The boys, quite frankly, couldn't have cared less, and spent their time during the rehearsal climbing on the rocks that had dumped all along the shore of the peninsula to prevent erosion. Unfortunately, the day's events had so worn out my kids, that by the time we arrived at the rehearsal dinner, which was in the townhouse of CJ's parents, Sharon and Frank Dugan, they were spent. This made for an experience of what my wife described as being akin to being in the "seventh circle of hell"... so we cut our losses, left early so that everyone else could have a good time, and let our kids could rest up for another great day. They were asleep before we hit the freeway toward our hotel (The Carleton of Oak Park, which was, well, dry. That's was pretty much it's best feature... it protected us from the elements).

5) Day #3 was pretty amazing all around. We slept in and then let the boys watch some cartoons while Aimee negotiated this computer and the crappy wireless internet service at the Carleton (remember, if your basic desire out of a hotel is that it protects you from the elements... stay at the Carleton!). After a breakfast of Dunkin Donuts and milk, we jetted off to the Museum of Science and Industry of Chicago, which ended up far exceeding our expectations. Not only did it have a million things the kids could do and touch, the food court was good without gouging every last cent out of us, AND it was located close enough to the cite of the wedding that we could park one place that day (for free... no small feat in Chicago) and just do some walking.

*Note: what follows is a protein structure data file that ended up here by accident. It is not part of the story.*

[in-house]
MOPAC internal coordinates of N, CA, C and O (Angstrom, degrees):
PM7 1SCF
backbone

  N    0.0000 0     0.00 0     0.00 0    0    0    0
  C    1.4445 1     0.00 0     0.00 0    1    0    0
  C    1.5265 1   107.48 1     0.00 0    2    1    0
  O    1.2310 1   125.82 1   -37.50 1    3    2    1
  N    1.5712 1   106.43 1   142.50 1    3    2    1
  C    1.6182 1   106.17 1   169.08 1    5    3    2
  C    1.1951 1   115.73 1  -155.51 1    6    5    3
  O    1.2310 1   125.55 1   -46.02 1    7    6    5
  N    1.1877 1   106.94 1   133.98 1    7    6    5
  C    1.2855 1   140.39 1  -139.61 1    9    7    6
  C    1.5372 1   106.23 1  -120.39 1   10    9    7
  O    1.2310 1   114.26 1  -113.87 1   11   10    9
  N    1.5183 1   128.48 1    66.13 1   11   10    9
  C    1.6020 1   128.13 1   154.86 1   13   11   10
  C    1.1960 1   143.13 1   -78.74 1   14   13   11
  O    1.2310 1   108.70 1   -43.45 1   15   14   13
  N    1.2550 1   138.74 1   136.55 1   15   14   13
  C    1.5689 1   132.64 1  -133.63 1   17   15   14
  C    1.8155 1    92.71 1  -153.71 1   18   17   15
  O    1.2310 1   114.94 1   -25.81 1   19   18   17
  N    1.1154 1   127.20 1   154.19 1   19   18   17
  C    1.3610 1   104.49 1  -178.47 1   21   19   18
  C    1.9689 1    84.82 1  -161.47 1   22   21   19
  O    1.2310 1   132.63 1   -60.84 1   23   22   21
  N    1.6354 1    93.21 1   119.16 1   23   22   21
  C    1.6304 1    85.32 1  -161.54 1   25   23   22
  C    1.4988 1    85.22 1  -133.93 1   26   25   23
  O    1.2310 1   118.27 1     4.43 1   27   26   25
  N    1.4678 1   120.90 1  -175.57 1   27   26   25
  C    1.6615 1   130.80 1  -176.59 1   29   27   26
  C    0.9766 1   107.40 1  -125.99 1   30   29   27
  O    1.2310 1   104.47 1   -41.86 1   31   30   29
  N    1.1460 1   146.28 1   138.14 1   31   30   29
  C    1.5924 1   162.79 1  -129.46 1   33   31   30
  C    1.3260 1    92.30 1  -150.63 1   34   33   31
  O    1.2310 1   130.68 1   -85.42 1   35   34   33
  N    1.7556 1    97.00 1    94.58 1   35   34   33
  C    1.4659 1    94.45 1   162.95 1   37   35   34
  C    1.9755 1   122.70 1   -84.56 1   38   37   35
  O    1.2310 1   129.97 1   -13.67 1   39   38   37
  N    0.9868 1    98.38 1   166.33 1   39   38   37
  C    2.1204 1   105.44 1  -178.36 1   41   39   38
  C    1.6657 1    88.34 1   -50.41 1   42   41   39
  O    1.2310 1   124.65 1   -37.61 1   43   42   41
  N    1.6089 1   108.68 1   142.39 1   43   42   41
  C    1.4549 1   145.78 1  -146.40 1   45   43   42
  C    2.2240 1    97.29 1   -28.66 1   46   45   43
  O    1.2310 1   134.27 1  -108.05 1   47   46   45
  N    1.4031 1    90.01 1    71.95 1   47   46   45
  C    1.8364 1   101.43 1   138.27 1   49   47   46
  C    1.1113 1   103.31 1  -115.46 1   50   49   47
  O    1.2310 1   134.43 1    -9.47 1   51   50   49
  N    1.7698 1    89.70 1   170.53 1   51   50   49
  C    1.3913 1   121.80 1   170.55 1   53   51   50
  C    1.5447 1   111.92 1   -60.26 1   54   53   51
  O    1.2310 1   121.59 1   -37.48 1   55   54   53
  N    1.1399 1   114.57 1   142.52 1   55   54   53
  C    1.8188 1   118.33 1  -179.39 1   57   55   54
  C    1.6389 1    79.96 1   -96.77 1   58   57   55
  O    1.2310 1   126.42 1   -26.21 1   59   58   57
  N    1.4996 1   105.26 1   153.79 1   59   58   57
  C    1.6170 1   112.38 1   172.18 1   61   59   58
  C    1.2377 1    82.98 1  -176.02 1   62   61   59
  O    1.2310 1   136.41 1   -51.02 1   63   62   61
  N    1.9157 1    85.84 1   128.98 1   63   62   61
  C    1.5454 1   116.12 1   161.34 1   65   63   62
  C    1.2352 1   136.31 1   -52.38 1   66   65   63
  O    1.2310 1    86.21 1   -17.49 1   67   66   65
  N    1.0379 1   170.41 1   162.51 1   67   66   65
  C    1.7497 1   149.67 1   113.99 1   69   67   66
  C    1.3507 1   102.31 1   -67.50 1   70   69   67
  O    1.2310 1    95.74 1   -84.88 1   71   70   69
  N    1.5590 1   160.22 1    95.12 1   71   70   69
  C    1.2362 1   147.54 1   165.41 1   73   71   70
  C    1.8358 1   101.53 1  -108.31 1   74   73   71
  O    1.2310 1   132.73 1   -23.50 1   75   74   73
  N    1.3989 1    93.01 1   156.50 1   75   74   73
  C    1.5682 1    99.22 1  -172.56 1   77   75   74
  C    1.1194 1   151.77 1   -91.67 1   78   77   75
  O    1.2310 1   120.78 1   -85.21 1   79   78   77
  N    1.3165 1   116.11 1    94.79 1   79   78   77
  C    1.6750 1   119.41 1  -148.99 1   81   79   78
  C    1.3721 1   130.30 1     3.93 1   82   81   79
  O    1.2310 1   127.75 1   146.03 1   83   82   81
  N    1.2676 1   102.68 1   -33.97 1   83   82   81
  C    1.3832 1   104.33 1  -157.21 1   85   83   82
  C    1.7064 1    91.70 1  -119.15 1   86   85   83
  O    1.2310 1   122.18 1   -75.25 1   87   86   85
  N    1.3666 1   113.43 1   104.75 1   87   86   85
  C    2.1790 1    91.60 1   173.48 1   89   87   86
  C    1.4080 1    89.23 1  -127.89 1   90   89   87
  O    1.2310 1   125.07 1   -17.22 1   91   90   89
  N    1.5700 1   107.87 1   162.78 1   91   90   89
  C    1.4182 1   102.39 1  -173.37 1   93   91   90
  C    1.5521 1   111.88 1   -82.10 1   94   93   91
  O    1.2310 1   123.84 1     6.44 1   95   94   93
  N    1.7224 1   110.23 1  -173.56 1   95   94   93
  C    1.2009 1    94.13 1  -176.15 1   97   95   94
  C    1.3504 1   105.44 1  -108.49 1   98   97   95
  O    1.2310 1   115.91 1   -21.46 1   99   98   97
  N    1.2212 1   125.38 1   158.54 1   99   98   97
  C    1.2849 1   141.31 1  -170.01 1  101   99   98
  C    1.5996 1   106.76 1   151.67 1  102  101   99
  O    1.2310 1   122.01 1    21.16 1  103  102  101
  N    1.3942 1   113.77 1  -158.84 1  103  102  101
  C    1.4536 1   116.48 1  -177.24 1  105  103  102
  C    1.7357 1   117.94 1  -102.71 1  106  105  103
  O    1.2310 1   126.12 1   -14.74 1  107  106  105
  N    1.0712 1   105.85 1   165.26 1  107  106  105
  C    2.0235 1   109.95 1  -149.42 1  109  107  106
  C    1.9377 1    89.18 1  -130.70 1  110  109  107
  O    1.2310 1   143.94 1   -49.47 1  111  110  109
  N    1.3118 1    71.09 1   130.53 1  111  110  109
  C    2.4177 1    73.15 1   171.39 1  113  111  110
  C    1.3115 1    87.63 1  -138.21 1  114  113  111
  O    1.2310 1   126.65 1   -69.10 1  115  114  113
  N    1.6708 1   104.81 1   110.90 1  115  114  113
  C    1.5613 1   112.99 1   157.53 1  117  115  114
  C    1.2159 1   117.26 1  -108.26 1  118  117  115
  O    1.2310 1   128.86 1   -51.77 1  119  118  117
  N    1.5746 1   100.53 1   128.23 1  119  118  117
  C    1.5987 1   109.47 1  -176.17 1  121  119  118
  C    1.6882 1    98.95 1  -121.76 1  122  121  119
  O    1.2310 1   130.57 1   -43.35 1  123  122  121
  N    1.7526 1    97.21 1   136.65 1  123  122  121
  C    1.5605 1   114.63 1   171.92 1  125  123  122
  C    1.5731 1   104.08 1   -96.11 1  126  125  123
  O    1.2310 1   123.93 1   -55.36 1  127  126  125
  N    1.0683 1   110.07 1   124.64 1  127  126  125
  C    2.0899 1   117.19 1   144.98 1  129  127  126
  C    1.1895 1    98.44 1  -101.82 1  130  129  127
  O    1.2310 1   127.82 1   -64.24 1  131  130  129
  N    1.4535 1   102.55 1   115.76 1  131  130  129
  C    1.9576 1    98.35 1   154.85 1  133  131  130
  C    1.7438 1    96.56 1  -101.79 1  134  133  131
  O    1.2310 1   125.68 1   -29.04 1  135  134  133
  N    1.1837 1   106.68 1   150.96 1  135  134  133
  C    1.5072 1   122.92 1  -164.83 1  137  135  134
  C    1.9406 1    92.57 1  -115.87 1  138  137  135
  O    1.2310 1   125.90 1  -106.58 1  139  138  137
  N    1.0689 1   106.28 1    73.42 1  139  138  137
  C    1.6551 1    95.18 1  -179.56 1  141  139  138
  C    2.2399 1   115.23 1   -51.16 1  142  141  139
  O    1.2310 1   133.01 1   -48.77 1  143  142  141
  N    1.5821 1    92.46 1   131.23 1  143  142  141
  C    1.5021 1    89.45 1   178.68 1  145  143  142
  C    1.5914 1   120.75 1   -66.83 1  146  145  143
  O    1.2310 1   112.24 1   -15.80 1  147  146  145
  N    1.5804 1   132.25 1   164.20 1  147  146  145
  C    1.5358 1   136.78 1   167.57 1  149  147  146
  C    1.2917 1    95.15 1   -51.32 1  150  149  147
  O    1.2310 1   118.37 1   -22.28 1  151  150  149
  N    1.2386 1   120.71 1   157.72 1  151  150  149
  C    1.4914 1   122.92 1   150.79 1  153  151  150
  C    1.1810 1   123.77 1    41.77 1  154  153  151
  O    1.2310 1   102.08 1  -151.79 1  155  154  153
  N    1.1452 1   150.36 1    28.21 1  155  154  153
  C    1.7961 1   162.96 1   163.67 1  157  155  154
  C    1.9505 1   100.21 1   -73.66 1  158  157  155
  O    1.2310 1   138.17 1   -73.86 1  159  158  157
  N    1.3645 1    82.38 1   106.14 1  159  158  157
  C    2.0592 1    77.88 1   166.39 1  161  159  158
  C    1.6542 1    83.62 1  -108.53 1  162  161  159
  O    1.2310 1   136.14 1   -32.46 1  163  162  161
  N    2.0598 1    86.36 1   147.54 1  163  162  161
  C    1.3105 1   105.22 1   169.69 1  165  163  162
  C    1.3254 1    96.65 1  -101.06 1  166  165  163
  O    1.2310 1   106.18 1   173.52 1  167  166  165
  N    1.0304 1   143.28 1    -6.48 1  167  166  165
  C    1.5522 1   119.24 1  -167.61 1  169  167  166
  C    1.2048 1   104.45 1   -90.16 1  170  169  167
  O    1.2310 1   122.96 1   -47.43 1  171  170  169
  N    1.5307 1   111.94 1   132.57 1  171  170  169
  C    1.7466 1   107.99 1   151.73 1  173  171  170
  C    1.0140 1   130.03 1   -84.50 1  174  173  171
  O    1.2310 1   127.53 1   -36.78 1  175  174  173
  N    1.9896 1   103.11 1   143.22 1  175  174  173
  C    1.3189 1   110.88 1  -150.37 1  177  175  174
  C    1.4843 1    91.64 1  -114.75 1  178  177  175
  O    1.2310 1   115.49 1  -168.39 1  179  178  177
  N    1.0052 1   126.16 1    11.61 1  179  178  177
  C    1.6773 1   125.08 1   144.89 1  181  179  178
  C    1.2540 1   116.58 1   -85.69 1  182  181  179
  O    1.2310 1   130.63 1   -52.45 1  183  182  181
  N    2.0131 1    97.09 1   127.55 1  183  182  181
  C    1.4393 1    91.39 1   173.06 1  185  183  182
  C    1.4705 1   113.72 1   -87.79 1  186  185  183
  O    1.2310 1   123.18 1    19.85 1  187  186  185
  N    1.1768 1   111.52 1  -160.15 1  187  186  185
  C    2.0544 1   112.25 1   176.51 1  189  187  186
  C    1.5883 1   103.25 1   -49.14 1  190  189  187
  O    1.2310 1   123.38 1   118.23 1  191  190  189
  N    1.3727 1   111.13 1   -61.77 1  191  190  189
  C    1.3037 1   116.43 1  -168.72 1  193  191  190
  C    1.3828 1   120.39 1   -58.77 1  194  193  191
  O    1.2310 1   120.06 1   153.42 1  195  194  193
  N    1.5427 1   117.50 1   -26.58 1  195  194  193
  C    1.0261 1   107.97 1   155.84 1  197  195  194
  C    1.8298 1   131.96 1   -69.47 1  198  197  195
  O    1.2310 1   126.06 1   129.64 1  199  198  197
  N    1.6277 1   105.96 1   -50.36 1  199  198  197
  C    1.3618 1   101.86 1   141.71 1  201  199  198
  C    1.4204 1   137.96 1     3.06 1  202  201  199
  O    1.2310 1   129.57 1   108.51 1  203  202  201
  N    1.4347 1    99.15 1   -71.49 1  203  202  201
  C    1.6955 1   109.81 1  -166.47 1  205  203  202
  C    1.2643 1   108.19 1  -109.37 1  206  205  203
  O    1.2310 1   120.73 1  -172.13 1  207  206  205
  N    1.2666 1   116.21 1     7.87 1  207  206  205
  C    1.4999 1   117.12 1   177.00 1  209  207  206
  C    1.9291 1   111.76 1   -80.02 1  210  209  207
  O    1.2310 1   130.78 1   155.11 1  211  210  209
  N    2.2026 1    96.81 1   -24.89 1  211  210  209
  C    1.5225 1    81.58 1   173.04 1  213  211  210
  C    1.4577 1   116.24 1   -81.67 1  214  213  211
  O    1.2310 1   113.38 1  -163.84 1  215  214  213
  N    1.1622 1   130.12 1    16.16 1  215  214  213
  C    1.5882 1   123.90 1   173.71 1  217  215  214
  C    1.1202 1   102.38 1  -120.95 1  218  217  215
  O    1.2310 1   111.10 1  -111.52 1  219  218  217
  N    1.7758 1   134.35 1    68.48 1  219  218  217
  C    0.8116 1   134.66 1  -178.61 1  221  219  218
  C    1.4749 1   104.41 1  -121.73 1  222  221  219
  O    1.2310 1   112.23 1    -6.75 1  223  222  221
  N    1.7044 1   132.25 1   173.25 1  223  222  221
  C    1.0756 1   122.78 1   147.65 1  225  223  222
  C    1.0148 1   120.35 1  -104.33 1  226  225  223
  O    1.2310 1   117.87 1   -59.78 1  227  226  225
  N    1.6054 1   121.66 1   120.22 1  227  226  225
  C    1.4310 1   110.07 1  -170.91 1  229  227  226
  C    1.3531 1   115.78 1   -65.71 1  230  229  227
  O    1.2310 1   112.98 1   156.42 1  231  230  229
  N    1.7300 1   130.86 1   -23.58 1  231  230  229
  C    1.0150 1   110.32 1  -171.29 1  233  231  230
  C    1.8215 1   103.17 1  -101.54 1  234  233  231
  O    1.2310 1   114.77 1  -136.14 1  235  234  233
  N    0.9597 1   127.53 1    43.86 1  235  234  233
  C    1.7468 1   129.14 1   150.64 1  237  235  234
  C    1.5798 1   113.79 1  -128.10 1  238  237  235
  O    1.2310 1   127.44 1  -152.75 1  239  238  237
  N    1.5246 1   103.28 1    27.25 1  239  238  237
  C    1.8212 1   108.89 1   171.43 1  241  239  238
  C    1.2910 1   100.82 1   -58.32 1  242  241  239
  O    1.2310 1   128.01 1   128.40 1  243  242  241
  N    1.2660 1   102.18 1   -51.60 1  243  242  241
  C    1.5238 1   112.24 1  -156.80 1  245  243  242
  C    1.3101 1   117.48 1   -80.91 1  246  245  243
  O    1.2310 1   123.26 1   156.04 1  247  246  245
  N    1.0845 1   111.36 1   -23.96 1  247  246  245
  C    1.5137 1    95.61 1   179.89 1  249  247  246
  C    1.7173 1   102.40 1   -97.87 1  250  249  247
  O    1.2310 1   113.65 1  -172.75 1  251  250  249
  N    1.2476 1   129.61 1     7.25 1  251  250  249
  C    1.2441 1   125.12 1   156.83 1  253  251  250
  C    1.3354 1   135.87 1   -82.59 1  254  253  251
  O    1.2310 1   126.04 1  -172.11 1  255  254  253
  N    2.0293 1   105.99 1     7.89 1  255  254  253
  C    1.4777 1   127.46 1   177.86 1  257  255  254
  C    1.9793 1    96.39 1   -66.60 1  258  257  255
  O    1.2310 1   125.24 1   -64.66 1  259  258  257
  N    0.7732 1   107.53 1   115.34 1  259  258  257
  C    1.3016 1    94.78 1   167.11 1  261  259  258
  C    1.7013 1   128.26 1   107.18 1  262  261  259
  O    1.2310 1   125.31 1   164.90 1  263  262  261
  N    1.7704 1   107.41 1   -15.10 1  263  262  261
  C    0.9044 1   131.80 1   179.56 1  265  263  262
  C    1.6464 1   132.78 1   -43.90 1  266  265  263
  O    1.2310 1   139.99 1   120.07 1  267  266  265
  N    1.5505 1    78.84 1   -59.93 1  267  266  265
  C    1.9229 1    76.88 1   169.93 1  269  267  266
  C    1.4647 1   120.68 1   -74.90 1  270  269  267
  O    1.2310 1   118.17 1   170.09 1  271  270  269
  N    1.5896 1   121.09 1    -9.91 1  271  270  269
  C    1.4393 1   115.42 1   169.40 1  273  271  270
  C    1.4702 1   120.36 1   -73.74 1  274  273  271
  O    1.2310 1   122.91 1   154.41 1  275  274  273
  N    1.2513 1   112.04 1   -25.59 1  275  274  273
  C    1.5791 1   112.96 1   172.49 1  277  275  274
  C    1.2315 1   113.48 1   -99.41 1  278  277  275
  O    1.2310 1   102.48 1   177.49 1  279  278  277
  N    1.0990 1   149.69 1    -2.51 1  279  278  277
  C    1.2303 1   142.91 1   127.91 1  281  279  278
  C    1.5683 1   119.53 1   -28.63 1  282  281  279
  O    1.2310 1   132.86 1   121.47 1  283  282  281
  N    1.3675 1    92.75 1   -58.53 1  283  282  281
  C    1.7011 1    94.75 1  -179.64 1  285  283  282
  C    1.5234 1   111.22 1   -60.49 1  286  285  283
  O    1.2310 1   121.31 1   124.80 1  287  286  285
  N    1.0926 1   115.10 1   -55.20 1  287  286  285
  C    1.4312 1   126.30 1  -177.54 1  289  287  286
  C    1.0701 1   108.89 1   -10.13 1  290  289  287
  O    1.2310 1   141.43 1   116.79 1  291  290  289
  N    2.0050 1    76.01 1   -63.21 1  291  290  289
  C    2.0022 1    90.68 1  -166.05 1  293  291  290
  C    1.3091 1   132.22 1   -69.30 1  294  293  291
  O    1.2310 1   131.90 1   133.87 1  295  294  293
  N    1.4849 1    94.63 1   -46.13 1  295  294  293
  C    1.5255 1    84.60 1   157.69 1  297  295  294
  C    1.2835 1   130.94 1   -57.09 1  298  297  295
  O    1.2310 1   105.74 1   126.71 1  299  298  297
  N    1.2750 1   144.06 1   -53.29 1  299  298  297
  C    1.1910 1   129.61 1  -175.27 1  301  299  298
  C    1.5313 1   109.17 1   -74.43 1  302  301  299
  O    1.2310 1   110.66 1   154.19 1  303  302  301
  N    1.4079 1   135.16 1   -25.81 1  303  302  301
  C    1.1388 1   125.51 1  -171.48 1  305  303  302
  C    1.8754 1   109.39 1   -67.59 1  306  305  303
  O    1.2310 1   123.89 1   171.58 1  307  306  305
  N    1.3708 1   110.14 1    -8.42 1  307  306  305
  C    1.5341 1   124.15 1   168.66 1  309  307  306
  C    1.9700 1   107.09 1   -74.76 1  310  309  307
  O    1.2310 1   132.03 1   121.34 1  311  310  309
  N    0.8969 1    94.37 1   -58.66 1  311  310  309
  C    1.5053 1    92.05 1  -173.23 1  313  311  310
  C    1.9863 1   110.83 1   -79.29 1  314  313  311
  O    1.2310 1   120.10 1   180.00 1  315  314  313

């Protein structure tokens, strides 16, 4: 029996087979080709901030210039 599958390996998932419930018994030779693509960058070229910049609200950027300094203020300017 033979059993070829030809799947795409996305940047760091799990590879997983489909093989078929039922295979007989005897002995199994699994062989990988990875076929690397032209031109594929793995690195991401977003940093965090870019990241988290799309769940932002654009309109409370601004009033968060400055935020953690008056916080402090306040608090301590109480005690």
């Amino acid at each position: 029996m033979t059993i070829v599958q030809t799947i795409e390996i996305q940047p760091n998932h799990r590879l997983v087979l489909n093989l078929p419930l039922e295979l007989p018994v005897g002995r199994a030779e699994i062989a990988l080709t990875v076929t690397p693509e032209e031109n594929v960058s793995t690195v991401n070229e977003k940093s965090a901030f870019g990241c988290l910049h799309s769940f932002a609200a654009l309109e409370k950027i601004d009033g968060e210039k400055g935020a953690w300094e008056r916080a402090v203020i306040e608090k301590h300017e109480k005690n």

And, once again, Aunt Melissa's COSI membership came through again. Over $160 of entrance fees taken care of... halleluia!

After a great day at the museum, we walked though the rain to what was supposed to be an outdoor wedding at Promontory Park. Made no difference though... the service was moved inside, and a good time was had by all. Before the final prayer, the sun even came out so that the pre-reception to the reception could take place (don't ask me to explain... all I know is that the cheese was wicked good). The good weather made it possible for the boys to spend more time on the rocks, now with their cousin Haley (thirteen years old, and growing up fast), and for us to catch up with Aimee's sister (Michelle, a nurse anesthetist in New Bern, North Carolina, and Jeff, a professor who teaches stuff to future engineers that I can't begin to understand, let alone explain). Jill and CJ beamed the entire service. Now they're in Costa Rica "seeing the rainforest before it disappears". If they end up making a film of the experience, I'd pay any amount of money to see it. It'll be that good!
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6) We then made the three-hour trek to Goshen, Indiana, where, out of money, we took advantage of the hospitality of Joe and Amy Walters, good friends from what is becoming the not-so-recent past. Now, normally, if we go to Goshen, we call all the friends, get out and see people, generally blow whatever schedule we had, and move a million-miles an hour. But we'd been on the road for three days, walked all over Chicago that day, and were just plain beat. Since we got in so late, we just hunkered down with over pizza and good company while our boys hung out with their buddies.

Of course, there are people reading this right now, mad as a hornet that we didn't call or stop by. Mea culpa. Three days in a Kia Sedona with three kids just plain did us in, and besides... Amy and Joe usually never see us when we come to town cause we're always with someone else. It was good to catch up and we promise we'll get back soon to see everyone else!